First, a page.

One of NYC’s best kept secrets of the last few years has been Brooklyn trio Hospitality, whose delectably quirky 2012 self-titled debut combined Belle & Sebastian’s cute-as-a-button awkwardness and Vampire Weekend’s Ivy League musicianship. On their second LP, Trouble, the band contemplates a slightly darker side of life, thankfully without sacrificing any of their compulsive listenability.
Trouble is a stark and deliberate record that doesn’t pull any punches. Through 10 tracks that range from bedroom acoustic torch song (“Call Me After”) to six-and-a-half-minute electro juggernaut (“Last Words”), there isn’t a single wasted note or syllable. In the past, singer Amber Papini seemed clad in cardigans and buried in books, and here she’s grown a set of fangs and moved downtown. On herky-jerky single “I Miss Your Bones”, her voice borders on a snarl as she juxtaposes lines like “The stars will twinkle in the mist of the sea” with “black and lonely, everlasting loss like abyss.” This newfound grit suits the trio remarkably well — see also: the 90-second guitar freak-out that closes out the track, sounding like Nels Cline on a cotton candy high.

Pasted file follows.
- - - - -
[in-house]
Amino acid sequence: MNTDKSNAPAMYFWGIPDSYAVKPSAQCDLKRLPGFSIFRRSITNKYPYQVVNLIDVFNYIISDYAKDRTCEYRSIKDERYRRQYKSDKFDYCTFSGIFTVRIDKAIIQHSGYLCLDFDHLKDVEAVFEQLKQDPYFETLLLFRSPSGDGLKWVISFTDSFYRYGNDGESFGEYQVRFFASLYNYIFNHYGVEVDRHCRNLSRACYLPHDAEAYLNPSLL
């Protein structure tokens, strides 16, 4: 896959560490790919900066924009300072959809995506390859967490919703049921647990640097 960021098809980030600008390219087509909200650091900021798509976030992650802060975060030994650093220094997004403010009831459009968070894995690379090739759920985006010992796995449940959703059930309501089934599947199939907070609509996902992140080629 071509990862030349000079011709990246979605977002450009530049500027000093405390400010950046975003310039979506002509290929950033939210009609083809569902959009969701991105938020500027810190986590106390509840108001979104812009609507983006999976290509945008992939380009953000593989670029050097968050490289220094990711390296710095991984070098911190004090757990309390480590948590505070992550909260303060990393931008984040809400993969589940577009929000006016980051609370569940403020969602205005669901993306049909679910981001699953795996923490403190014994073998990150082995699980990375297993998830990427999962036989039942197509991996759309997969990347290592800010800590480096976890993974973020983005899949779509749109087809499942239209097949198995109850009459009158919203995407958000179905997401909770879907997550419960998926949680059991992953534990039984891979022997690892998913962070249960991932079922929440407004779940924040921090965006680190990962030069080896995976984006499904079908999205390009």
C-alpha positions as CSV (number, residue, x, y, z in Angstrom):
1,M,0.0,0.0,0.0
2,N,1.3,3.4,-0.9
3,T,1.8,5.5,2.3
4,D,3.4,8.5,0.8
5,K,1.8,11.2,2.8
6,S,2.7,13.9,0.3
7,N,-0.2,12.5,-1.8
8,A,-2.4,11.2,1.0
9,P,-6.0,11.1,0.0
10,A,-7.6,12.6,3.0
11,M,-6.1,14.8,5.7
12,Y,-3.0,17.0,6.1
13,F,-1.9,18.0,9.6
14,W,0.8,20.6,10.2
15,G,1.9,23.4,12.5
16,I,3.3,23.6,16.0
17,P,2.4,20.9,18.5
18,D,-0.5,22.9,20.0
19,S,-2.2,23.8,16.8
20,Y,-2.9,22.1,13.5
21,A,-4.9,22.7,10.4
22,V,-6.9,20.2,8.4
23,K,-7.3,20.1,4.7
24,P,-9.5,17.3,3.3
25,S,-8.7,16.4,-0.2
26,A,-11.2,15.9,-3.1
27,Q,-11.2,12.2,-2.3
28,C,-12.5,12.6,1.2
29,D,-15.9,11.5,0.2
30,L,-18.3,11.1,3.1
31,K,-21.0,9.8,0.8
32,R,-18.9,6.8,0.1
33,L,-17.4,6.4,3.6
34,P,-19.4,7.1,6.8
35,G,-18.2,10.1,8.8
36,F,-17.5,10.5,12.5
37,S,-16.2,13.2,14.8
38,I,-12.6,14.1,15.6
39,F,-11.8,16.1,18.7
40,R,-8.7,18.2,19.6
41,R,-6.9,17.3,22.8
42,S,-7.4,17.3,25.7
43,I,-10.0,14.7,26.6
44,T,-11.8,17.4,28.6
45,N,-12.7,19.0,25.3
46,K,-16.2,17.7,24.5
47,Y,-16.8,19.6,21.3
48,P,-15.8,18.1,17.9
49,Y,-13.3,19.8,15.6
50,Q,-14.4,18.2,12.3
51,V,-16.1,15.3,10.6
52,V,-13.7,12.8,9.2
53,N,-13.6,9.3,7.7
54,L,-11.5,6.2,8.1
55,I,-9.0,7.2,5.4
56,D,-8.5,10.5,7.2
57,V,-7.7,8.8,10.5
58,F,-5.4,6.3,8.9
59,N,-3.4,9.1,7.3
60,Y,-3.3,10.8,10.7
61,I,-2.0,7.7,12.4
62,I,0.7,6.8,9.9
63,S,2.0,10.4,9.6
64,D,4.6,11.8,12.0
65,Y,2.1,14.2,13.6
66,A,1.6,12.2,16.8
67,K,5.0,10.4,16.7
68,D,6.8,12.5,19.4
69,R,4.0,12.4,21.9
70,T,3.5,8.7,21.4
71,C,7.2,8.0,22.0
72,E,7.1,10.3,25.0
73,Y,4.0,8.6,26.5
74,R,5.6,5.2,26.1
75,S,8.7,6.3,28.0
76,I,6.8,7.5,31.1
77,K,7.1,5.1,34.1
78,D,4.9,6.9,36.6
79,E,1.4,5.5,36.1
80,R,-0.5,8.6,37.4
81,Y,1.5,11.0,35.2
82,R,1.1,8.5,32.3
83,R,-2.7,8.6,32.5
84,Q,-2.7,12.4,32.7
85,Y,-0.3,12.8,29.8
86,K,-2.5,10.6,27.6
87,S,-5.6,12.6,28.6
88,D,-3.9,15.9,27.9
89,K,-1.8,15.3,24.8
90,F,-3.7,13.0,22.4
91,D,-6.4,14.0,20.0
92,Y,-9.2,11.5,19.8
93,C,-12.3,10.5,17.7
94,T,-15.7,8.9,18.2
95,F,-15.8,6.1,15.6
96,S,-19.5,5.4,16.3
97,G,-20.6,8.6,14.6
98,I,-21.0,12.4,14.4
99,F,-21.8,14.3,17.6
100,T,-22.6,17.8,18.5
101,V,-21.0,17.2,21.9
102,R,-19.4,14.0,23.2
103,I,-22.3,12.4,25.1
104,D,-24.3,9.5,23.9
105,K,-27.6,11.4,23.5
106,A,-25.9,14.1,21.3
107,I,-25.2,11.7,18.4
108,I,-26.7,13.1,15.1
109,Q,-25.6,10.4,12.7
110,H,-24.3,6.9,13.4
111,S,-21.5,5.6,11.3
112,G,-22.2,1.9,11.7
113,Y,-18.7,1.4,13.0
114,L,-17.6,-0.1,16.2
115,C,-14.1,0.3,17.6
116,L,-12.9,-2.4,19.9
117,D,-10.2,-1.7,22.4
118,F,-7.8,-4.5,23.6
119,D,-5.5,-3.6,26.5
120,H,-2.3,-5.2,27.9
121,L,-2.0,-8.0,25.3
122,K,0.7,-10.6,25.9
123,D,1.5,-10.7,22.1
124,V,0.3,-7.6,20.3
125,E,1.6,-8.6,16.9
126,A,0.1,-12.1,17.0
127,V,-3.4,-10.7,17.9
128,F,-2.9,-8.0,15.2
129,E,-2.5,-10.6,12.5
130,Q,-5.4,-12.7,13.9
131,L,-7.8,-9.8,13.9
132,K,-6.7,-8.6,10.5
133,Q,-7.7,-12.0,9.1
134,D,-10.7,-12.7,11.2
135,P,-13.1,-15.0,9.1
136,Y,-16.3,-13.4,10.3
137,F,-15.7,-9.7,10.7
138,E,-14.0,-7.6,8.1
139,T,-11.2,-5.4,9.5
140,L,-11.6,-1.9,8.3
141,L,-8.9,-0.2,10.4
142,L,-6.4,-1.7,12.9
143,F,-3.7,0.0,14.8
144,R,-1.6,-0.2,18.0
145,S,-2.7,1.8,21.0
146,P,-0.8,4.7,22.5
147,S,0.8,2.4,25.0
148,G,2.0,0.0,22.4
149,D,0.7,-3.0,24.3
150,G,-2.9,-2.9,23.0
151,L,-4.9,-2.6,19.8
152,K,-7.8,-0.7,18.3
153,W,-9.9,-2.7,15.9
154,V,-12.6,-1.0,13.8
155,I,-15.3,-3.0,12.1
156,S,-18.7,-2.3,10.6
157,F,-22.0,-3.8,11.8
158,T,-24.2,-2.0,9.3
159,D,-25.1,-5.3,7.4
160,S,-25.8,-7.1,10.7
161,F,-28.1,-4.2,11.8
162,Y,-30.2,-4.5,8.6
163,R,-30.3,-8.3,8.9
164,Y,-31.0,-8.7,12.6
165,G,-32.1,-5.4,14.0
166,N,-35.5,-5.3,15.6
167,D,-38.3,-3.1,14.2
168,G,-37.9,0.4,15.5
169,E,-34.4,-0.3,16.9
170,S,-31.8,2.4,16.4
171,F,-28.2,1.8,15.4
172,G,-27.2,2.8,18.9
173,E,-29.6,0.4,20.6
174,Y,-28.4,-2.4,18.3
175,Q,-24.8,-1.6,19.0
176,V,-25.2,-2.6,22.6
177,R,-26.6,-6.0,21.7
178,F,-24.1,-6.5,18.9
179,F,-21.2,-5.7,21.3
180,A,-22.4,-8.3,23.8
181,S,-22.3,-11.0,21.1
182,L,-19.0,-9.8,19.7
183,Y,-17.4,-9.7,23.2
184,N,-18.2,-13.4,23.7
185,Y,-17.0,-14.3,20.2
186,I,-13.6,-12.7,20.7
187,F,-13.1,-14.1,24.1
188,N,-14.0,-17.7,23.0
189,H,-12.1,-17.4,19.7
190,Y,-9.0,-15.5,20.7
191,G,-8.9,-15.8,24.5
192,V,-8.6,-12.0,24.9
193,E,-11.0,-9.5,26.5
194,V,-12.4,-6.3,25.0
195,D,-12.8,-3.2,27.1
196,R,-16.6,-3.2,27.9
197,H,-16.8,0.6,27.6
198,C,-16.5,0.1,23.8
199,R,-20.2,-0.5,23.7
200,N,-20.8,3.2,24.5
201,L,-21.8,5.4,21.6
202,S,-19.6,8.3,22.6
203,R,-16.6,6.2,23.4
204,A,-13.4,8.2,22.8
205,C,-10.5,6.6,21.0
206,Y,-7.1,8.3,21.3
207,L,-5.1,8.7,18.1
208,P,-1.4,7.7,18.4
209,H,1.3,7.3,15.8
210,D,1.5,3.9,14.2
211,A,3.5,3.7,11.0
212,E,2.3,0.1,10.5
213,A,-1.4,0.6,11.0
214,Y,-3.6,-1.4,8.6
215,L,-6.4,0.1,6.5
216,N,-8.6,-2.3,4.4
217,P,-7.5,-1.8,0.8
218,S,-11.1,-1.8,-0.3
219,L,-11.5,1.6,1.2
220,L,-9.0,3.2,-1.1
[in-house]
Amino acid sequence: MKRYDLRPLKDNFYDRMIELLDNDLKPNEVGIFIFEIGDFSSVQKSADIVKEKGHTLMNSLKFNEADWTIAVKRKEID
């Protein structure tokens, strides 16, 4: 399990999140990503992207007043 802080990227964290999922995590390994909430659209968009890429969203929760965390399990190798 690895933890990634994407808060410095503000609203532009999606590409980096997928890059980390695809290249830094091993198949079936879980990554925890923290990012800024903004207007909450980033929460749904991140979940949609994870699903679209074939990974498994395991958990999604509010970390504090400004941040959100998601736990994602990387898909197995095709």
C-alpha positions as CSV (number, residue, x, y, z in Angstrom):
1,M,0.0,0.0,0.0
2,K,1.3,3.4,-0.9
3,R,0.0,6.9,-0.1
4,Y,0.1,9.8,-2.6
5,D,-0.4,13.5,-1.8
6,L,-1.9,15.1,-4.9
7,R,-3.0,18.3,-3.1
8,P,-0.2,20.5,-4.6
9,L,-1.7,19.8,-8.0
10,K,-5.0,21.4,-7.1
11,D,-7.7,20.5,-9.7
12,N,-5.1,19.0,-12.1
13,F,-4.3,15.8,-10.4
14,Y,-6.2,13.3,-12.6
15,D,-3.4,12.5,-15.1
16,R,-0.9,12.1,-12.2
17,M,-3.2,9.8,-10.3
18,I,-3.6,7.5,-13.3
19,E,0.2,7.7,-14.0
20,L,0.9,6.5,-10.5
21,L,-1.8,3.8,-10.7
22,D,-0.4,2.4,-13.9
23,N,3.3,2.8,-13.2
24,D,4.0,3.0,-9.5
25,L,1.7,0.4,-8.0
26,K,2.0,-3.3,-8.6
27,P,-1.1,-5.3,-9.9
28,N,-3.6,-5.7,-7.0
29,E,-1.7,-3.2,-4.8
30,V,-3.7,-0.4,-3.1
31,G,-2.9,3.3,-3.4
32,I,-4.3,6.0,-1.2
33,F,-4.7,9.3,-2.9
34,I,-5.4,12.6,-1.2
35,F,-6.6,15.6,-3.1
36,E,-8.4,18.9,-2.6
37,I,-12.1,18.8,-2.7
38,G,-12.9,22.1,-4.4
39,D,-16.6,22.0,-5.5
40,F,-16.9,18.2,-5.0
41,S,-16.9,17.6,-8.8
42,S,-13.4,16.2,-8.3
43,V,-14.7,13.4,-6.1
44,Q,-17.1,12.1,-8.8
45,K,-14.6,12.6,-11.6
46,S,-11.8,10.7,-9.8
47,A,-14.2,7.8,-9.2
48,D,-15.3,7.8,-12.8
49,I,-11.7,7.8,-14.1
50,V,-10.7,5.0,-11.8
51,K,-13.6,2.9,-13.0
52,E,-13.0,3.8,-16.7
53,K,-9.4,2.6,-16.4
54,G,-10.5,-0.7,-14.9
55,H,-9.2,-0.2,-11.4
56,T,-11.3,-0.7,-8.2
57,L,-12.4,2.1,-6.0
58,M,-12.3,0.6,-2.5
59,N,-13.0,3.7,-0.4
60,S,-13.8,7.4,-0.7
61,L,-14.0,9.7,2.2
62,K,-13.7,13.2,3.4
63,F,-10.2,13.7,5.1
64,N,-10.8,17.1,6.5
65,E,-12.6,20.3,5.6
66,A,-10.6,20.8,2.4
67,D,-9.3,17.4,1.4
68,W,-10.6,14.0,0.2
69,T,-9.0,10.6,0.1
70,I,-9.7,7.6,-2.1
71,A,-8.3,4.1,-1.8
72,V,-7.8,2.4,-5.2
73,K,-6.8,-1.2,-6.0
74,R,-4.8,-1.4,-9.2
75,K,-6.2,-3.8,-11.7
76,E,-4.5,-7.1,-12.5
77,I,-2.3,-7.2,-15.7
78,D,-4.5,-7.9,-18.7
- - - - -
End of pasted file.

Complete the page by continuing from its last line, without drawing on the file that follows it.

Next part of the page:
“Last Words”, however, is the album’s clear centerpiece. It’s the group’s most ambitious venture into electronic music to date, but they never stray into aimless knob-turning territory. The pulsing beat that runs the track is at once understated and driving, acting as the vessel for Papini’s figurative solo journey from the sea back to solid land. Followed by the delicate, Pink Moon-indebted comedown “Sunship” (those horns!), the second half of Trouble is a distinctly enjoyable 20-minute stretch.
Hospitality is extremely adept at creating complicated songs that sound painfully simple, not unlike the earlier work of the aforementioned Vampire Weekend. With Trouble, they easily avoid the sophomore slump and take an accomplished leap forward.
Essential Tracks: “I Miss Your Bones”, “Last Words”